More than 99 per cent of New Zealand vendors sold their property for more than the original purchase price in the three months to September, according to new data.
It’s a new record, pipping the previous peak of 99 per cent set in the quarter prior.
The results, revealed in CoreLogic’s NZ quarterly Pain & Gain report, are likely due to low levels of supply on the market, high demand, and attractive mortgage rates.
CoreLogic NZ Chief Property Economist Kelvin Davidson said in the 25-year history of the Pain & Gain data series, never before have more re-sellers (in proportional terms) made gross profits.
“It’s certainly been a ‘seller’s market’ in the past nine to 12 months, with the supply/demand balance tight and mortgage rates low,” Mr Davidson said.
“Anybody holding property for the typical seven to 10 years before selling will have had considerable capital gains prior to 2020-21 as well – making it almost inevitable that a resale will be at a higher price than previously paid.”
The report showed the scale of property value growth over the past 12 months was significant. The Q3 median resale gain was $363,000, up by $8000 from Q2’s figure of $355,000. In Q2 2020 that figure was $223,000.
By comparison, the median resale loss in Q3 2021 was $35,000, slightly higher than Q2’s ‘pain’ figure of $30,000.
Mr Davidson warned the pace of increase in those profits was starting to slow and as the wider property market cooled in 2022, on the back of mortgage rate rises and tighter lending regulation, so too would the ‘gain’ figures in future reports.
“It’s also important to note that for many owner-occupiers, a resale gain does not generally equate to a cash windfall, unless they’re downsizing or relocating,” he said.
“In most cases any equity needs to be recycled straight back into the next property purchase, with ‘trade ups’ more likely to involve higher debt levels in many cases too.”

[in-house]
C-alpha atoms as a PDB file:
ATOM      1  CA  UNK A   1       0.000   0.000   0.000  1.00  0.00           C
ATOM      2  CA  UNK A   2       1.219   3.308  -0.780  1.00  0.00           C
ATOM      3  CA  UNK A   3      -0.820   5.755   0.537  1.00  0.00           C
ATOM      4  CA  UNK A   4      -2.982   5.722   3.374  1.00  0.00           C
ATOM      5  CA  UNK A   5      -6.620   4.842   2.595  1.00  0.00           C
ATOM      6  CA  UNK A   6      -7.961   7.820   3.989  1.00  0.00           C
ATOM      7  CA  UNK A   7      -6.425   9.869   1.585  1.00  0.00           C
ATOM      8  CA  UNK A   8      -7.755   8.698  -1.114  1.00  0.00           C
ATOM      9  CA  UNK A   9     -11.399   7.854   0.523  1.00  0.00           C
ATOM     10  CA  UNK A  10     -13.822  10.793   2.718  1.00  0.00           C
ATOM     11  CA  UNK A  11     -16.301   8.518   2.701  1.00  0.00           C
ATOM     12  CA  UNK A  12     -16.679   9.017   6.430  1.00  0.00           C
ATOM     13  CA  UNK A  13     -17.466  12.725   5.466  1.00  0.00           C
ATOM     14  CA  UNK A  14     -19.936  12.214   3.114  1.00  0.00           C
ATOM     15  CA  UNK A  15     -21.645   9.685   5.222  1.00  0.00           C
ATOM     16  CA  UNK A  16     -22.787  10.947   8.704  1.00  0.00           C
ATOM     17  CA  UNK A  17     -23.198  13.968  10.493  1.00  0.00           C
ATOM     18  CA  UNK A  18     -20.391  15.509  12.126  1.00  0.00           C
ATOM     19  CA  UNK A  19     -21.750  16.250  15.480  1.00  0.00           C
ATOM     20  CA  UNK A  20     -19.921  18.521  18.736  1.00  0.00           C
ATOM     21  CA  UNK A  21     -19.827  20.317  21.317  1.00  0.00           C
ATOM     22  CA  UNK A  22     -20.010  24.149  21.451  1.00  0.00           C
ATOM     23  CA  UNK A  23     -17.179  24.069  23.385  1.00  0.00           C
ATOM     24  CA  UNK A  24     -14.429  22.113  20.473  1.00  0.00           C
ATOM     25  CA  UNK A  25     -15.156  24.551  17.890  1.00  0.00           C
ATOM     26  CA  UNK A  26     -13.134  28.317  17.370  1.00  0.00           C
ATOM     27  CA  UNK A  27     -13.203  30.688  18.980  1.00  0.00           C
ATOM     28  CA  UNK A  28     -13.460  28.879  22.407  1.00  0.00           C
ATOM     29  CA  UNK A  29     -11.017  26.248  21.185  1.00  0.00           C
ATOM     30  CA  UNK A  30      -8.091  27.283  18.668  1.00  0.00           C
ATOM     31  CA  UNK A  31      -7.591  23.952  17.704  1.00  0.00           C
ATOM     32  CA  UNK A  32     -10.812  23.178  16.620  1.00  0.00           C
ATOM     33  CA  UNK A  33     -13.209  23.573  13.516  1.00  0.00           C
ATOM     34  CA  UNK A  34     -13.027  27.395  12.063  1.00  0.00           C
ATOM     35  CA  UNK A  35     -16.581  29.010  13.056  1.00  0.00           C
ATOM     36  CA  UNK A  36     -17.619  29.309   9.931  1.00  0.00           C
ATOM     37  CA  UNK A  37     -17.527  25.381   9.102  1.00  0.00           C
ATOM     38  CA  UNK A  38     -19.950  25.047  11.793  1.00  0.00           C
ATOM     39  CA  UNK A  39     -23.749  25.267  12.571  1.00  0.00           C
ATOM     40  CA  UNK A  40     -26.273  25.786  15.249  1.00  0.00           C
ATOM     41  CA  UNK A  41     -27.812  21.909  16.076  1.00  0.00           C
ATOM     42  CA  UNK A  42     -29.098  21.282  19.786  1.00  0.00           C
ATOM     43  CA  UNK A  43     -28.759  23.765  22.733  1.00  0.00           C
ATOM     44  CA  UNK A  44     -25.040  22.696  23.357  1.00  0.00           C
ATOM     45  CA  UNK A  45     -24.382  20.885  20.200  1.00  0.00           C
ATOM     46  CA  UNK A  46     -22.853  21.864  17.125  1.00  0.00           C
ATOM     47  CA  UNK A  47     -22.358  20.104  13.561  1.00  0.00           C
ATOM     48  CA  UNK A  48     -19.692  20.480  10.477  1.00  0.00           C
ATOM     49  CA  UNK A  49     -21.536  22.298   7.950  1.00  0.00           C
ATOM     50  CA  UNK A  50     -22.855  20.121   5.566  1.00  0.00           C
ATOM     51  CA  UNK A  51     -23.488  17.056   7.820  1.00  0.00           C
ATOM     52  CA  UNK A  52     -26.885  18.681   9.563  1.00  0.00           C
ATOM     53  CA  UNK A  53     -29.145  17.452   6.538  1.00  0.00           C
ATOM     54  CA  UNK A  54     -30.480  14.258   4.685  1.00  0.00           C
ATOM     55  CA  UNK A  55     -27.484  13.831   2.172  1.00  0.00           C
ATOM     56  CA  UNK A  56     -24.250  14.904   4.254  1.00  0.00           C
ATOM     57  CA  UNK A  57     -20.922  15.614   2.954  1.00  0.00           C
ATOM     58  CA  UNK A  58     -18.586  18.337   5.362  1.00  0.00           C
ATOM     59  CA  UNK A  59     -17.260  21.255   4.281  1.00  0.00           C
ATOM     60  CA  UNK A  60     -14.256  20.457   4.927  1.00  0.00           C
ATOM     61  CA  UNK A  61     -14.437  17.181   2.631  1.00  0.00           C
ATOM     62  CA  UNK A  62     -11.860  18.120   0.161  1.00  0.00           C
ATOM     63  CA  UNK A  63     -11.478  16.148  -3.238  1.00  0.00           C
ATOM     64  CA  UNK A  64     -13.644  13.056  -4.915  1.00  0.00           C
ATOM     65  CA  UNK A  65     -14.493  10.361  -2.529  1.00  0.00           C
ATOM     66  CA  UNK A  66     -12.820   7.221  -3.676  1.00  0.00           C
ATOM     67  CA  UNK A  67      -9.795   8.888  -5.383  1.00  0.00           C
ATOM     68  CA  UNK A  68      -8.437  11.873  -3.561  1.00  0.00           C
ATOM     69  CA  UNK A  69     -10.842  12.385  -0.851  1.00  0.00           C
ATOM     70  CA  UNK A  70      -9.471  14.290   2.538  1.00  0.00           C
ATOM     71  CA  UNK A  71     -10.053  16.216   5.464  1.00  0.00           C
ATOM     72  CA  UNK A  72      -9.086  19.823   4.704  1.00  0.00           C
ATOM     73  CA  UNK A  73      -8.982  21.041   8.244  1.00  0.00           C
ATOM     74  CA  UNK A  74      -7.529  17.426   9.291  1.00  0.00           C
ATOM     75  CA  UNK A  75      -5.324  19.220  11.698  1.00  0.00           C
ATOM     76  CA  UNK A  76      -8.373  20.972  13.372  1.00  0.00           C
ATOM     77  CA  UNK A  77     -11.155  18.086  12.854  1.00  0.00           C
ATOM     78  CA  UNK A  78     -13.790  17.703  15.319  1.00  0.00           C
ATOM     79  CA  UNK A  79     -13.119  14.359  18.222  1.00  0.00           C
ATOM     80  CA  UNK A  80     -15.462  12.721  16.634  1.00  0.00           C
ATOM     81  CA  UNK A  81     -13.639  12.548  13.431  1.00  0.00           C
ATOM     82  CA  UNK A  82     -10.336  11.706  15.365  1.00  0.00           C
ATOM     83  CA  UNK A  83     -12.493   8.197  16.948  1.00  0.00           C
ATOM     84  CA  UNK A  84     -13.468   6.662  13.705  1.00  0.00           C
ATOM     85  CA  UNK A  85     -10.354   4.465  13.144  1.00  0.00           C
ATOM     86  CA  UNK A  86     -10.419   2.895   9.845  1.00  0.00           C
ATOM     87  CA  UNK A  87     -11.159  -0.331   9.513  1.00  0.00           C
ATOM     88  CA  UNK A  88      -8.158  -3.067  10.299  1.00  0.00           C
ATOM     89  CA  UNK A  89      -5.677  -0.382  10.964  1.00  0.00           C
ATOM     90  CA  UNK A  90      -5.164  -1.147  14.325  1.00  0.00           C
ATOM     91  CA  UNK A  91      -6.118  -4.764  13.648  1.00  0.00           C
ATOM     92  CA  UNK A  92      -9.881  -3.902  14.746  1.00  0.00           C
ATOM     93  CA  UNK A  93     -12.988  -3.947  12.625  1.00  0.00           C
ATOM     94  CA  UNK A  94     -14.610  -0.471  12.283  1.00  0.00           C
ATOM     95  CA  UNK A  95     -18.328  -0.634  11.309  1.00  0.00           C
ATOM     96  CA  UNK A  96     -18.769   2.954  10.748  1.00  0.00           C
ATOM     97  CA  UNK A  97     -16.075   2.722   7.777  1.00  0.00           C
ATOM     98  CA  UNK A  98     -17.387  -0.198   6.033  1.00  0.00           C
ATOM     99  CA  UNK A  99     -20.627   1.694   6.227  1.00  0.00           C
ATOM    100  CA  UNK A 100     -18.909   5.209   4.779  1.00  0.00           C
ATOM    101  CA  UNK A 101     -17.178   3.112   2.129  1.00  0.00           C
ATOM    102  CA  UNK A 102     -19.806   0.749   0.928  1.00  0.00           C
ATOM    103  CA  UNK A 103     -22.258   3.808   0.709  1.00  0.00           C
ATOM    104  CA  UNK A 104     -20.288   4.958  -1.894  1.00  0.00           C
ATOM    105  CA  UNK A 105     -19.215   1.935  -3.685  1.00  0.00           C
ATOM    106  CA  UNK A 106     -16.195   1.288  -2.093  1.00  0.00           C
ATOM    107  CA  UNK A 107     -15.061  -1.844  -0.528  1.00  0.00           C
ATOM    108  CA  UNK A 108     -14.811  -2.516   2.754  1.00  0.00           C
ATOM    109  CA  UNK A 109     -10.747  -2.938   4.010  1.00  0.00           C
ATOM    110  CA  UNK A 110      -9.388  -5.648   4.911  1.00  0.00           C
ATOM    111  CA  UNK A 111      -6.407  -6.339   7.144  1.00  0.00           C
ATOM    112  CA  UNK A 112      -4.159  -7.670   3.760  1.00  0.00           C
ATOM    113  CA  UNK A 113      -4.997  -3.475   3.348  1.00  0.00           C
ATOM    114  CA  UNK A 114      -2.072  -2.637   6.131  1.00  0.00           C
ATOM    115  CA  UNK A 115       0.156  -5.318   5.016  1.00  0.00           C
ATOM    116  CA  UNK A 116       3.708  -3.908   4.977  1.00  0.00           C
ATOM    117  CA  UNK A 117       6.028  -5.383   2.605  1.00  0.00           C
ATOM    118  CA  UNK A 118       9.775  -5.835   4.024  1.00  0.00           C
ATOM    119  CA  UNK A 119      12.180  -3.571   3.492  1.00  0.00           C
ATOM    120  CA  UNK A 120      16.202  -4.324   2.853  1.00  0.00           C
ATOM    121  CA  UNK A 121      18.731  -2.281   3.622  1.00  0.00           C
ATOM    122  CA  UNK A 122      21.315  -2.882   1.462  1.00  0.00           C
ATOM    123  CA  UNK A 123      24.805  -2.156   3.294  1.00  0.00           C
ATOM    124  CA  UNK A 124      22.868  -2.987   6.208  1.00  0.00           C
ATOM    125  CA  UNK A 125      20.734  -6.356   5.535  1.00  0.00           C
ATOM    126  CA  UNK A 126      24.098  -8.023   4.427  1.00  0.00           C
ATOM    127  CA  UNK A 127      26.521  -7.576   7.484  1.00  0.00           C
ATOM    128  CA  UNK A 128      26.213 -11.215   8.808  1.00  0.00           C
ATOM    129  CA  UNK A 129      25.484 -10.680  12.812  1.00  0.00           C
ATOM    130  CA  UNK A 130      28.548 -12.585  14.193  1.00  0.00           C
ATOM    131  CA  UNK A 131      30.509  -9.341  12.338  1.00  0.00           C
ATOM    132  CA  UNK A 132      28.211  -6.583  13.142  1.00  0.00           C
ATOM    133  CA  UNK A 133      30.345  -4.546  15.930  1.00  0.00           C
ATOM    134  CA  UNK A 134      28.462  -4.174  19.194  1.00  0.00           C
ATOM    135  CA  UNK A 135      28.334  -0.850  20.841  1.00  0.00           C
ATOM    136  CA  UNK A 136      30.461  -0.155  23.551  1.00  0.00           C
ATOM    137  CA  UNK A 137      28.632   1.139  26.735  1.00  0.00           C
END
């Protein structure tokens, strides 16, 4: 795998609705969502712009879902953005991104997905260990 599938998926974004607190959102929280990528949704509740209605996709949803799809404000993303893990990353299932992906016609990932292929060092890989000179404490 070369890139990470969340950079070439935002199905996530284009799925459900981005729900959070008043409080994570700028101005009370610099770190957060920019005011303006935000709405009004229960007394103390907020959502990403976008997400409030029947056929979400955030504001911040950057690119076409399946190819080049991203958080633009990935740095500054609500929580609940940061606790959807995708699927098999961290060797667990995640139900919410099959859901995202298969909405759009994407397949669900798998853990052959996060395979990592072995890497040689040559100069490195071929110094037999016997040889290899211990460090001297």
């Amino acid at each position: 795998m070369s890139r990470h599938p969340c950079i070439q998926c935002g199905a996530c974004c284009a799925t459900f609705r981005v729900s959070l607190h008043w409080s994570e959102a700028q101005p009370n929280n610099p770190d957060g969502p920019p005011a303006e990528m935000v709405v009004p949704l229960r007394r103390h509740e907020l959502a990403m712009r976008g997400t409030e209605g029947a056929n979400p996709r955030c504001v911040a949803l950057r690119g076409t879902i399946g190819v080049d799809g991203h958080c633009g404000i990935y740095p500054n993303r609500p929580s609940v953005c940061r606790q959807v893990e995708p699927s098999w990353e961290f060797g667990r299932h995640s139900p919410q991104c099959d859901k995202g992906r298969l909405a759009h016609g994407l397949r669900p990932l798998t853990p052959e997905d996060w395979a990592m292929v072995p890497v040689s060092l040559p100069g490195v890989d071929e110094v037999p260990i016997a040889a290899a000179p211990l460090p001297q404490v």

Median hold period
Across New Zealand, properties resold for a gross profit in Q3 2021 had been owned for a median of 7.1 years – down slightly from 7.4 years in Q2 2021, but consistent with the figures recorded since early 2018, which have ranged between seven to 7.5 years.
For loss-making resales in the quarter, the median hold period was 3.9 years, which remains unchanged from the Q2 figure, but is higher than the trough of 2.6 years in Q4 2018.
It remains uncommon for houses – as opposed to flats or apartments – to make a gross loss at resale, the report showed.
Of the houses resold in Q3, 99.4 per cent achieved a price above the previous purchase price. In mid-2001 only 70-75 per cent of house resales made a gross profit, and in early 2011 the figure was 80-85 per cent.
The share of apartments being resold for a gross profit was 94 per cent, slightly down from Q2’s figure of 94.5 per cent. Generally, the share of apartment resales making a gross profit tended to be lower than houses., according to the report.
The Q3 apartment figure was still strong however, up on the 12 months prior, when less than 87 per cent of apartment resales made a gross profit.
Every main centre in Q3 2021 followed the national trend of strong property ‘gain’ and minimal ‘pain’, which is consistent with the nationwide upturn in property values in the past year.
Every property resold in Dunedin in the quarter recorded a price higher than what was previously paid, with no loss-making resales at all.
Other main centres recorded a profit-making share of 98.7 per cent or more, with 99 per cent of resales in Hamilton and Wellington making ‘gains’.
Christchurch, which has previously shown significantly weaker profit-making resales, turned a corner in Q3 with 98.7 per cent of properties resold doing so for a gross profit. It is the city’s strongest resale figure since Q2 2007.
The most notable gains were made in Wellington, where median resale profits reached a record high of $555,000 in Q3 2021.
Auckland had a median resale profit of $505,000, slightly up from the previous quarter’s figure of $500,000.
The size of gains in Tauranga and Dunedin flattened off in the quarter, but Hamilton and Christchurch saw continued growth, although the latter’s median gross profit of $256,000 remains well below the other main centres.
The bulk of the provincial markets had no loss-making property resales at all in Q3 2021, only seeing one or two isolated cases.
Mr Davidson said this reflected the property market’s broad-based upswing and common drivers such as a tight supply/demand balance and low mortgage rates.